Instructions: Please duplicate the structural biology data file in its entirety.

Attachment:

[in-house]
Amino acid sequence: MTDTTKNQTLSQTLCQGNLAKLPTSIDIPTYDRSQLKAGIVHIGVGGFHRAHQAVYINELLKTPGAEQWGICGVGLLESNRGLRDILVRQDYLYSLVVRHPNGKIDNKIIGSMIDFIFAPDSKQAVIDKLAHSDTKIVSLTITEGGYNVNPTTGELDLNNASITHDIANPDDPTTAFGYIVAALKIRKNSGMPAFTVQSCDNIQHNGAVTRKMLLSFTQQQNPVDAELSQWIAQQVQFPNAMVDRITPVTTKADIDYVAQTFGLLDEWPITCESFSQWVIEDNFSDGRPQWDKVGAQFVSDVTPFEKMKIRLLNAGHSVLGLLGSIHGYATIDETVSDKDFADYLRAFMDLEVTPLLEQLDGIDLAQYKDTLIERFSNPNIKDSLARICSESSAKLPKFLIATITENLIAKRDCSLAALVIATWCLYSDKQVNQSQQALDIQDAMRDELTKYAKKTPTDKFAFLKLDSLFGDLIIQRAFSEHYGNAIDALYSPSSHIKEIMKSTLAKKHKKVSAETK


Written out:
[in-house]
Amino acid sequence: MTDTTKNQTLSQTLCQGNLAKLPTSIDIPTYDRSQLKAGIVHIGVGGFHRAHQAVYINELLKTPGAEQWGICGVGLLESNRGLRDILVRQDYLYSLVVRHPNGKIDNKIIGSMIDFIFAPDSKQAVIDKLAHSDTKIVSLTITEGGYNVNPTTGELDLNNASITHDIANPDDPTTAFGYIVAALKIRKNSGMPAFTVQSCDNIQHNGAVTRKMLLSFTQQQNPVDAELSQWIAQQVQFPNAMVDRITPVTTKADIDYVAQTFGLLDEWPITCESFSQWVIEDNFSDGRPQWDKVGAQFVSDVTPFEKMKIRLLNAGHSVLGLLGSIHGYATIDETVSDKDFADYLRAFMDLEVTPLLEQLDGIDLAQYKDTLIERFSNPNIKDSLARICSESSAKLPKFLIATITENLIAKRDCSLAALVIATWCLYSDKQVNQSQQALDIQDAMRDELTKYAKKTPTDKFAFLKLDSLFGDLIIQRAFSEHYGNAIDALYSPSSHIKEIMKSTLAKKHKKVSAETK